tilesWhen we view a map on the browser, there’s an immensely powerful feature – zoom. The world map at the least zoom level (level 0) is usually four square images which forms a grid of tiles. Every location on the earth is represented by a tuple with two elements – [latitude, longitude]. This, on your screen, translates to [x, y] which is the pixel coordinates. Zoom levels are incorporated to this data structure by adding one more element to the tuple – [latitude, longitude, zoom]. For instance, [12.9719, 77.5938, 12] is Bangalore at zoom level 12 and [12.9719, 77.5938, 15] is Bangalore at zoom level 15.

In your browser, the map is a collection of HTML image tags. This is achieved by using one of the various JavaScript map libraries like Leaflet.js, OpenLayers.js, or MapBox.js.

The geographic data in databases or shapefiles are rendered into the tiles through a process which involves several stages. We will quickly run through the most important and commonly used pipeline using a stack of open source softwares.

Mapnik is the de facto open source rendering library written in C++ that is used by large geographic data projects like OpenStreetMap to tiny map studios. Mapnik accepts a wide variety of input data – PostgreSQL databases, Shapefiles, GeoTIFF, and renders the data into set of map tiles depending on the style that you have developed. The styles are XML files which explain what Mapnik should do for each of the geographic feature (read tags) that it finds in the data source.

	<Style name="highways">
			<Filter>[highway] &lt;&gt; ''</Filter>
				<CssParameter name="stroke">#808080</CssParameter>
				<CssParameter name="stroke-width">2</CssParameter>
				<CssParameter name="stroke-linejoin">round</CssParameter>
				<CssParameter name="stroke-linecap">round</CssParameter>
			<Filter>[highway] &lt;&gt; ''</Filter>
			<TextSymbolizer name="name" fontset_name="book-fonts"
				size="9" fill="#000" halo_radius="1" placement="line" />

The above XML is one of the many style tags used by OpenStreetMap to render the tiles using Mapnik. This style tag refers to the highways that you see on the map. A style tag comprises of several Rules. A common technique is to apply CSS to the features that satisfy a rule and Mapnik will pick it up.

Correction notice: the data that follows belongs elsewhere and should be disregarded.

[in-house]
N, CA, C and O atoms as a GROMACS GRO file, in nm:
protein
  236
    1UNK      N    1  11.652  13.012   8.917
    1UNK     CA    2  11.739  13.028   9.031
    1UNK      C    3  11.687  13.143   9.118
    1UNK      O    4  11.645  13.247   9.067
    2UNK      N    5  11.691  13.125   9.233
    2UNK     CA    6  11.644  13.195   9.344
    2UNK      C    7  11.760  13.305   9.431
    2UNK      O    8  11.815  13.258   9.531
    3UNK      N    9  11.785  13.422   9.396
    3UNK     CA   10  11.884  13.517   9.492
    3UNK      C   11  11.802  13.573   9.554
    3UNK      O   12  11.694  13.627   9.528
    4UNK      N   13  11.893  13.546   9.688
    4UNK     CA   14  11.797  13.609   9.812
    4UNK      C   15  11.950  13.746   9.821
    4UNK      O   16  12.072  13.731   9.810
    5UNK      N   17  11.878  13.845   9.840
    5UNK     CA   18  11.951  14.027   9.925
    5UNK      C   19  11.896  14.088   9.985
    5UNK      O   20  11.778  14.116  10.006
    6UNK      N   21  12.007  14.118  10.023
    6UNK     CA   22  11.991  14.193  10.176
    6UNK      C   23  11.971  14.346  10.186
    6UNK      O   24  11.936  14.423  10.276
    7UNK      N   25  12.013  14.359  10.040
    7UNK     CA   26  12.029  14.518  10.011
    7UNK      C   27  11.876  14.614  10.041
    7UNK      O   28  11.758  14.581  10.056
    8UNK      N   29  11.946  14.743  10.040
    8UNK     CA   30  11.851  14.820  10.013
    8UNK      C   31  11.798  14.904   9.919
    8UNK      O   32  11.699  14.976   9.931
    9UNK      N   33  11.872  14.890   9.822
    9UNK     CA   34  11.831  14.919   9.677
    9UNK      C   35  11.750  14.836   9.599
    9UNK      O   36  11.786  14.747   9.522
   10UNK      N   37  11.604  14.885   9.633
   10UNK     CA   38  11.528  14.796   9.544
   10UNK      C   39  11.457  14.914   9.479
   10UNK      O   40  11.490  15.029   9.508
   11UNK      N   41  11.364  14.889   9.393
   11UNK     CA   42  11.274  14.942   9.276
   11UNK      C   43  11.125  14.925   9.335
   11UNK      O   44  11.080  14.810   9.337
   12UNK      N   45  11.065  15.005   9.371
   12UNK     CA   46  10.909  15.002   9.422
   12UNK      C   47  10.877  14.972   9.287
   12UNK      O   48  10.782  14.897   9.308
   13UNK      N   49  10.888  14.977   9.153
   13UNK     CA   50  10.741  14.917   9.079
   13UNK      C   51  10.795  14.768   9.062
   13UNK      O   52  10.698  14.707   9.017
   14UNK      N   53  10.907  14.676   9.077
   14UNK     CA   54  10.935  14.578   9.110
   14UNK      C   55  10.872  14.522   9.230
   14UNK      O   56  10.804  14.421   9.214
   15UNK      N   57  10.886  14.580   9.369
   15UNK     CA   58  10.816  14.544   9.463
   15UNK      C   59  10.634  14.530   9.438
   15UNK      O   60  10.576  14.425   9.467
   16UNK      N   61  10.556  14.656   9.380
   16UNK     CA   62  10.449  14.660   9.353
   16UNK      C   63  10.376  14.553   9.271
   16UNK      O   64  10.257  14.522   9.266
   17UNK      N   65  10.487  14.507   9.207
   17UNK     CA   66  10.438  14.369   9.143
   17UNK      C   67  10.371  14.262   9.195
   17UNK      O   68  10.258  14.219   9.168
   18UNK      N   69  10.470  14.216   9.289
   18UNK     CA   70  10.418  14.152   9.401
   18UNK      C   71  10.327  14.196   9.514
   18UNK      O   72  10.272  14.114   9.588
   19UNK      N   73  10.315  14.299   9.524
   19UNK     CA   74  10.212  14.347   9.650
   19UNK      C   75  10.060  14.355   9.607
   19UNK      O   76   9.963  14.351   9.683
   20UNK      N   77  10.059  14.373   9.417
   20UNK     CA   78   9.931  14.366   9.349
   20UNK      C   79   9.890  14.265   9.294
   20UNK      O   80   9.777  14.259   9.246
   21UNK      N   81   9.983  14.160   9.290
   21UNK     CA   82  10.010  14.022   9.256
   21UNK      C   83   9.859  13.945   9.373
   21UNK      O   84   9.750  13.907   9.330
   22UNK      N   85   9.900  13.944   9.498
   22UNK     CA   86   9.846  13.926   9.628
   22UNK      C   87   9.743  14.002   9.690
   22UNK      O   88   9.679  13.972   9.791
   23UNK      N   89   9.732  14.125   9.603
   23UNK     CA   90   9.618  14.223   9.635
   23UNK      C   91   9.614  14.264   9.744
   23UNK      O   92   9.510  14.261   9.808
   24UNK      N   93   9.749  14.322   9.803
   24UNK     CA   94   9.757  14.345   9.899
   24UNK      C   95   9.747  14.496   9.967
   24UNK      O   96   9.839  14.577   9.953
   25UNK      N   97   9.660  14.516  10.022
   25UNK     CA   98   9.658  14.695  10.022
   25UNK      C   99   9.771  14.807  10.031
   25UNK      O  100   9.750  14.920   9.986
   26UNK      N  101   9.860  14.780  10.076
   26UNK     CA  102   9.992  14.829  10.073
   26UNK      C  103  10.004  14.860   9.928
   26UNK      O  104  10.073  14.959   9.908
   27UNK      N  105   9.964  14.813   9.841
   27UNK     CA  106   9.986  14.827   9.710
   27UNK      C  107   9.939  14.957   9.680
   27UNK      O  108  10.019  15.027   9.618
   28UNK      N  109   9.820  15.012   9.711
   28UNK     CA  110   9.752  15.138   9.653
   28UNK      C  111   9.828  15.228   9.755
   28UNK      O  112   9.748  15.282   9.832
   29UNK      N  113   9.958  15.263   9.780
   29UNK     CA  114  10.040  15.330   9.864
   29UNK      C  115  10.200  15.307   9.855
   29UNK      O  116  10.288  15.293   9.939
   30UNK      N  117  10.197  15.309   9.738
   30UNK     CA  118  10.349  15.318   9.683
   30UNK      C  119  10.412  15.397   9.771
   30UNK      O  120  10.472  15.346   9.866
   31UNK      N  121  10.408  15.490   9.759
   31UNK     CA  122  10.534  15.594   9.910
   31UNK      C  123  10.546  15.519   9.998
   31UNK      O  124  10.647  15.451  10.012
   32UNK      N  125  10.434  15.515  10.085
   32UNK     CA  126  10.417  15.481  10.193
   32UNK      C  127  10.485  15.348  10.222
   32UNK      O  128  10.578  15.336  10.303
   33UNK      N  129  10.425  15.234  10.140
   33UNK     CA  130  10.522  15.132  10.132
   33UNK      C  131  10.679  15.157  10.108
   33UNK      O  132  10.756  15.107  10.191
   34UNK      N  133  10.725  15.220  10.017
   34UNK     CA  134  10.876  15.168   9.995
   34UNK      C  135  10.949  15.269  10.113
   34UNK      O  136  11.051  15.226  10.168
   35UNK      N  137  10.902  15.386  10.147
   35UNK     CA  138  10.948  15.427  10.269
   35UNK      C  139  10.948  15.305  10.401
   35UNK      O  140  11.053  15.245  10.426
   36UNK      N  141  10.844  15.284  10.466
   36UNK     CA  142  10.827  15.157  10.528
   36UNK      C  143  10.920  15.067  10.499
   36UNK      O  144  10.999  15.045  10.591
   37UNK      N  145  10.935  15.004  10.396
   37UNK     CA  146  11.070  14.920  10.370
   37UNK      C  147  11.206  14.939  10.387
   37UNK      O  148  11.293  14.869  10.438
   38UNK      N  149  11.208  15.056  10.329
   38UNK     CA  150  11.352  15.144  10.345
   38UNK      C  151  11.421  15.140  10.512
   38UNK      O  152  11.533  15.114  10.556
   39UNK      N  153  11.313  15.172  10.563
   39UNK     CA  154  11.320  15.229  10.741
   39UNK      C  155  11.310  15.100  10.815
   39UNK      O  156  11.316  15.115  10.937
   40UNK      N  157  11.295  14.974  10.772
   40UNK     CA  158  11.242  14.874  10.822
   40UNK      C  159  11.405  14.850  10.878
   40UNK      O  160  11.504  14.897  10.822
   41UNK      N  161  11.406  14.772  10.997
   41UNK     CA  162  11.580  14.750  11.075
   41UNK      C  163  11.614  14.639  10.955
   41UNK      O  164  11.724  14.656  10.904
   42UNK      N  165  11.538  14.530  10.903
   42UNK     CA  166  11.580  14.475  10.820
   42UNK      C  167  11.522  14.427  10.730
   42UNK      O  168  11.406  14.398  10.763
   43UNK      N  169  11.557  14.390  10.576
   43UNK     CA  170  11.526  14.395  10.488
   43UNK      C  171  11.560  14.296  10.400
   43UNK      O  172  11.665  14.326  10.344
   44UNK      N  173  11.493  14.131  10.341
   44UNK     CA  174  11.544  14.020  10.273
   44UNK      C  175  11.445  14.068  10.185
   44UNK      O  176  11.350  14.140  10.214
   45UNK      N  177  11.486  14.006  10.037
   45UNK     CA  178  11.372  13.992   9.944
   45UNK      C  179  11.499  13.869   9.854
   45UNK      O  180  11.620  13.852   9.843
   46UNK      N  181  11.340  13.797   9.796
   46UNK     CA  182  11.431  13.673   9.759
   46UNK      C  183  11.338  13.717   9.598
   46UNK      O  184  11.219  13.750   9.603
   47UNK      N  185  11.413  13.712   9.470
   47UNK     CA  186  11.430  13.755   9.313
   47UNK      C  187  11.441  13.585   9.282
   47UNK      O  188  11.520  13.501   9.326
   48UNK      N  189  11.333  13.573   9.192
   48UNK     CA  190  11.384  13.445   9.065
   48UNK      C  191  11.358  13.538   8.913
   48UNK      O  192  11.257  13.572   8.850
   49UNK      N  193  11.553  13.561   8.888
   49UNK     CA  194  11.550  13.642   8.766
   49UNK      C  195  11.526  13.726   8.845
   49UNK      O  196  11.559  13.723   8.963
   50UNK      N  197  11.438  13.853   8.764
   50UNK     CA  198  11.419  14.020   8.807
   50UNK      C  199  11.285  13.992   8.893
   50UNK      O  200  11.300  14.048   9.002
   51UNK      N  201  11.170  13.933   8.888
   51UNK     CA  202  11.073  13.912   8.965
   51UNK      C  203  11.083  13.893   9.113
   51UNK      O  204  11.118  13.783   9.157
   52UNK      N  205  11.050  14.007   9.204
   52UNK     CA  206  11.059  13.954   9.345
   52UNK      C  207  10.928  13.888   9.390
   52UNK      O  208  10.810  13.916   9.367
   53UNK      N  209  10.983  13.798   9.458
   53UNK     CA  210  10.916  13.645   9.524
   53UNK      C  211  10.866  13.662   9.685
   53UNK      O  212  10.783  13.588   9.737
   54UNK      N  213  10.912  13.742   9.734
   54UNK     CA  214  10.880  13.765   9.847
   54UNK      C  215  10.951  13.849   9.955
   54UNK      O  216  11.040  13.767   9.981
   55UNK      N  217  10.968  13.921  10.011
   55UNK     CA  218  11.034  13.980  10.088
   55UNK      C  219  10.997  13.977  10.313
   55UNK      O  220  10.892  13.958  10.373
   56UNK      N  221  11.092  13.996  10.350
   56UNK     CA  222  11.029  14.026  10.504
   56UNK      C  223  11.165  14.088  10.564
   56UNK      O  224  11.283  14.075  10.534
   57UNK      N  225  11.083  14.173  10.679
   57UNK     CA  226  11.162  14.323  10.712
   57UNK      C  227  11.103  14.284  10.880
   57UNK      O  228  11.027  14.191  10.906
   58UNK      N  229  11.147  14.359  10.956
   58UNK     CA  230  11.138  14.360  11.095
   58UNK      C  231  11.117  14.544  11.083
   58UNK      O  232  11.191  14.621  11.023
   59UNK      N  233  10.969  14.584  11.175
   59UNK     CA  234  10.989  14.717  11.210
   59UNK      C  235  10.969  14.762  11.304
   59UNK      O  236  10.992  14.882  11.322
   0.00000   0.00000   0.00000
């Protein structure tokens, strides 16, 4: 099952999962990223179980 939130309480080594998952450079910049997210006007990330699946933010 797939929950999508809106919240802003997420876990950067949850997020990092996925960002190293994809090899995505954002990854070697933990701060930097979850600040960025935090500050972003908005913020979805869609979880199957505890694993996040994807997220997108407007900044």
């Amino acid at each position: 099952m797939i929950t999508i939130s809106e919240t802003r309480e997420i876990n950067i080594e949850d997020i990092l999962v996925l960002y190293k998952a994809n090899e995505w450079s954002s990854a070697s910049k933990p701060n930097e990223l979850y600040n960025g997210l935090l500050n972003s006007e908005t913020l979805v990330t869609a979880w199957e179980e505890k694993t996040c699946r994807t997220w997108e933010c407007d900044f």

The tiles rendered by Mapnik are then served from what is called a Tile Server. The commonly used tools for a server is Apache with the mod_tile extension. I like the Python based server called TileStache. It’s fast and easy to setup. When the browser requests for a map tile, the server checks if the tile has been already rendered, if yes it is send to the browser. Otherwise, it is send to Mapnik for rendering.

We will discuss more about the configuration and best practices of setting up a rendering stack eventually in another blog post.

Note: Welcome to this new content section we are beginning. As the name suggest, the ‘Monthly Maps’ series will do a monthly aggregation of all the maps, map codes, and map news that we loved and flagged during the month concerned (and not necessarily those that were published in the month concerned). Apologies for the late publication of the June 2013 edition. We hope you will enjoy this one and keep following the future editions.


The biggest international news this month was the ‘discovery’ of PRISM and associated technological systems being used by the Government of USA for global media surveillance. WikiLeaks and friends created a very informative map of snooping activities by governments across the world.


And, the OpenStreetMap community went ahead and mapped a secret data center of the National Security Agency of USA being contructed outside Salt Lake City, Utah.


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I recently rewrote the maps portal for the Karnataka Learning Partnership. The map is an important part of our project, action and process because it serves as the pivot point of navigation. I will quickly talk about the data and tools before we discuss the design aspects.

We have a fairly large dataset of schools in Karnataka. The name of the school, location, number of girls and boys etc. in a database. Fortunately, the data was clean and properly stored in a PostgreSQL database with PostGIS extensions. Most of my task was to modify the API to throw GeoJSON to the client using the ST_AsGeoJSON function and export the data.

We used the amazing Leaflet.js library and a wide range of plugins. Most of the UI elements are from Twitter’s Bootstrap. I cannot say that Leaflet and Bootstrap works well all the time, but in case you want to add something on the map, make sure that you use extend leaflet’s control layer. For instance, see how we added the Stop Drawing control.

We made several design decisions mostly inspired by the series of blog posts by Brian Timoney.